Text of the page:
When Open Garden launched its new anonymous messaging app FireChat in iTunes last week it expected to draw some attention, but its creators were shocked by just how much attention it got. As of Tuesday, FireChat was being downloaded from the App Store more than 100,000 times a day, adding 1.14 new users a second, Open Garden told Gigaom.
Open Garden reached the No. 12 slot app in the U.S. iTunes charts in the social networking category this week, wedging itself between over-the-top messaging giants Viber and Tango (though it has since fallen to No. 23), but it’s been doing much better internationally. At various points this week it was the No. 1 iOS social networking app in Australia, Chile and Taiwan and No. 2 in Belgium, Israel, Norway and Sweden. The company wouldn’t reveal its download totals since launch, though, saying it’s holding onto that data point for competitive reasons.
“It’s doing very well and we’re almost overwhelmed by the success,” Open Garden co-founder and CEO Micha Benoliel (pictured above) said via email. Open Garden put together this graphic of many of the countries where it’s cracked the top eleven:
FireChat isn’t just an anonymous chat app. It lets you communicate without a network connection. It uses Apple’s new multipeer connectivity framework in iOS7 allowing iOS devices to establish direct connections over Bluetooth and Wi-Fi without an internet connection acting as intermediary. Open Garden has further applied its multi-hop mesh technology to the app, which lets devices form long connectivity chains. There’s really no geographic limit to how big the ad hoc chat network can grow if there are enough active FireChat devices to fill in the gaps.
As for how many people are forming these hyperlocal networks, Open Garden can’t say. In fact, it has no way of tracking. Since they’re communicating over local radios, none of those messages are traversing its servers, and all message history disappears once the app is closed. According to VP of sales and marketing Christophe Daligault, Open Garden believes it’s seeing a lot of hyperlocal communications in countries like Australia and Taiwan where it’s suddenly seeing huge spikes in downloads.
“I think that’s indicative of when the density reaches the tipping point to enable the hyperlocal scenarios,” Daligault said in an email. “Because the app provides the most benefits when more people around you have it, there is a natural incentive to invite your friends, family and colleagues. This might be the viral component that is fueling these explosions.”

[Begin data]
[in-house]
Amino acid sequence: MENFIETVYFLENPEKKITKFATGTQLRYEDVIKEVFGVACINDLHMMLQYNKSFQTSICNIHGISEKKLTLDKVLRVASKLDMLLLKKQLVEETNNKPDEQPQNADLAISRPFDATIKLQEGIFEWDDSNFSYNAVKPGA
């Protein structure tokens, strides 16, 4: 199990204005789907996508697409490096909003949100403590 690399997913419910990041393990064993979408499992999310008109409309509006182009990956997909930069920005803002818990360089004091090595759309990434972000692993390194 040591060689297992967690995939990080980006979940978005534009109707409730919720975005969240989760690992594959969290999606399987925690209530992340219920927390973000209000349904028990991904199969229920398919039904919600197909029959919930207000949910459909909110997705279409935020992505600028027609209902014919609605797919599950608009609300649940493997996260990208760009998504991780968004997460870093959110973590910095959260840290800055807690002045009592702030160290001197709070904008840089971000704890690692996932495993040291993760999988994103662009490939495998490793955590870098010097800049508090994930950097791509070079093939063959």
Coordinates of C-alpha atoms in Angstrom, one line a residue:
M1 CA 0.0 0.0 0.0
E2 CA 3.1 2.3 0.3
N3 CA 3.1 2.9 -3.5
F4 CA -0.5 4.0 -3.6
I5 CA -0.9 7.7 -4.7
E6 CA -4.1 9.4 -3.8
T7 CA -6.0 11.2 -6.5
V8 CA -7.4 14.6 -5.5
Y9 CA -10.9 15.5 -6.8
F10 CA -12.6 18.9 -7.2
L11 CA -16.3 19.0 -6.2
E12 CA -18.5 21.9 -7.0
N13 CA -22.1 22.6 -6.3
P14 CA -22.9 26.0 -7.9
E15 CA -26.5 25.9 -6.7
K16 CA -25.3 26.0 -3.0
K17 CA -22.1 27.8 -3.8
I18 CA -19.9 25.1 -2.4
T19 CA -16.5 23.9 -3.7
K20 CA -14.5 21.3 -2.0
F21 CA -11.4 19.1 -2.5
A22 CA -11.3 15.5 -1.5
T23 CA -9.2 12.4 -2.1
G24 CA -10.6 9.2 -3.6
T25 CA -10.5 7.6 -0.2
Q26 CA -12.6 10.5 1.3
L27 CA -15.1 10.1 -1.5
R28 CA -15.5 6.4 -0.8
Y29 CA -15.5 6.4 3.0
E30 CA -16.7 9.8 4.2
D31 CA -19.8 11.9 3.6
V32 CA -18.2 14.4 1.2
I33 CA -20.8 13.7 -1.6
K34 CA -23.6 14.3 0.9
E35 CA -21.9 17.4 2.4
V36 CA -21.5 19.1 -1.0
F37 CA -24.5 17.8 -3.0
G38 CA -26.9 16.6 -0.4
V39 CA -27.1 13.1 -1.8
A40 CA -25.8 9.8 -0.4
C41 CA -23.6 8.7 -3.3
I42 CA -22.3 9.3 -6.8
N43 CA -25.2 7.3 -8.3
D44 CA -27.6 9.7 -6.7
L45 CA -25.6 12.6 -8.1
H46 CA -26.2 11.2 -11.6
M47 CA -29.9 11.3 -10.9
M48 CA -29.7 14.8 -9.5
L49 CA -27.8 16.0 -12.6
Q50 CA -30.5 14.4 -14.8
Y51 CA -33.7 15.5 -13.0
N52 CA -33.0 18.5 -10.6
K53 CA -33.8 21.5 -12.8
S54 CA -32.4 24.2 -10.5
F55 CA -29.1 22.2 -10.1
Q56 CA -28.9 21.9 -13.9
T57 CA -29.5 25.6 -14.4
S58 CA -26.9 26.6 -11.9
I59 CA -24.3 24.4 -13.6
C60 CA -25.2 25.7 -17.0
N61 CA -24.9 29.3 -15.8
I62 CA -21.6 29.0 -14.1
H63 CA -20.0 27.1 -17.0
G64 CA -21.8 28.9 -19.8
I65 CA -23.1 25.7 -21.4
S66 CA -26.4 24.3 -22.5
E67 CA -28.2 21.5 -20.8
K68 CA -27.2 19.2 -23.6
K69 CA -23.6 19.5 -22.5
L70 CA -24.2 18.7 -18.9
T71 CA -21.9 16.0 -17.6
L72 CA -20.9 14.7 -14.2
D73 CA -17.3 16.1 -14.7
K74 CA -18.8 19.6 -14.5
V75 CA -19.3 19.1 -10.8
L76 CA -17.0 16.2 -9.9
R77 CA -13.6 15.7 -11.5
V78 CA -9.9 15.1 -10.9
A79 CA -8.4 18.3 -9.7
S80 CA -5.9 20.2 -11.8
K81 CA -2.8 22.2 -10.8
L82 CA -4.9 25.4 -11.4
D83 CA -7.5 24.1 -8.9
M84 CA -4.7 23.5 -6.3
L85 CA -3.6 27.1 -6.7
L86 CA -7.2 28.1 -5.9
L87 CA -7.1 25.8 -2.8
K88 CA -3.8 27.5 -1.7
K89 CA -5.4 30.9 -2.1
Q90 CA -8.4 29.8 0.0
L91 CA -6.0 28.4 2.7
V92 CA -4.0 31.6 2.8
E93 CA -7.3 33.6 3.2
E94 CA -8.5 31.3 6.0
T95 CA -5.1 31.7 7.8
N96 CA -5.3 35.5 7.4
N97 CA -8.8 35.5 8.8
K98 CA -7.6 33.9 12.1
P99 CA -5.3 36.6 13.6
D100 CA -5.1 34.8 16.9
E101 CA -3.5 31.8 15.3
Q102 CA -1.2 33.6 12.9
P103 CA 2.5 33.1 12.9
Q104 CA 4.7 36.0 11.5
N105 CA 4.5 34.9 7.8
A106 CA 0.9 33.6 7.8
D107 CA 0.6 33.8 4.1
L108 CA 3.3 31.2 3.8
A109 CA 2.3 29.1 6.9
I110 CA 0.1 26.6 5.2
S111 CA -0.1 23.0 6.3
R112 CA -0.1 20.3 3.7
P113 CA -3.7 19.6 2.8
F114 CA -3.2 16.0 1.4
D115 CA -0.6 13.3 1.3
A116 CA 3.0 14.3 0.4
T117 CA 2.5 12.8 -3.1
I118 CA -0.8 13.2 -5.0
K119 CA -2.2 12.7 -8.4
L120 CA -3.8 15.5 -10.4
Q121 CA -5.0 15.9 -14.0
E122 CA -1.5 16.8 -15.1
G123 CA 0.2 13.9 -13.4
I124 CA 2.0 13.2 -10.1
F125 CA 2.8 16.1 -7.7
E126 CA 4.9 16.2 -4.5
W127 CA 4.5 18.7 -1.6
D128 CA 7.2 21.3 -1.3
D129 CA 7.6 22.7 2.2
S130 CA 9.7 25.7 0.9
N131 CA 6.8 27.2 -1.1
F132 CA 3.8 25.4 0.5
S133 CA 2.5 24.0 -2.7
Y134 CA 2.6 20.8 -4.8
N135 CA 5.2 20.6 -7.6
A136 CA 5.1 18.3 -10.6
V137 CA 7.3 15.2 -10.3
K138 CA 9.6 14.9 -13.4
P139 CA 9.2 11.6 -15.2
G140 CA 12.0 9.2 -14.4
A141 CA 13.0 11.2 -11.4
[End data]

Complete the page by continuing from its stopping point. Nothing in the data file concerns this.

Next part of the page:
Anticipating that the app would take some time to reach critical mass, Open Garden launched the app with a global mode, which actually uses a network connection to link a user to the mother of all chat rooms. At first everyone who opened global mode was in the same room, but that quickly became untenable as tens of thousands of people logged in simultaneously. Since then Open Garden has begun segmenting the chat rooms by country and auto-splitting rooms after they reach 80 users.
FireChat’s success is all the more surprising since it was kind of a side project for Open Garden. The startup’s main business model is crowdsourced internet connectivity through its ad hoc mesh networking technology. Open Garden has been trying to bring its Android only internet sharing app to iOS, but it’s had trouble overcoming Apple’s closed operating system. When Apple launched the multipeer framework, however, the company felt a communications app would be a good way to stake a claim on iOS turf and draw attention to its technology, Benoliel told me.
It took Open Garden more than a month to see 100,000 downloads of its initial app (its internet sharing apps now have 3.3 million total users). FireChat is now seeing those numbers on a daily basis. Of course, we could just be witnessing a mobile fad, driven by the initial media attention surrounding FireChat’s launch and the app’s novelty. It’s eventual success probably depends on its “nearby” function building scale and finding a following. Right now its global mode is a mishmash of random messages.
For his part, Benoliel seems to be keeping his expectations realistic. He said he believes FireChat does tap into a combination of unmet needs for both hyperlocal and anonymous communications. But he’s also willing to see how things play out in the coming months.
“We’ll see if FireChat will be a revolution,” Benoliel said. “As of now it’s fair to say it’s an explosion.”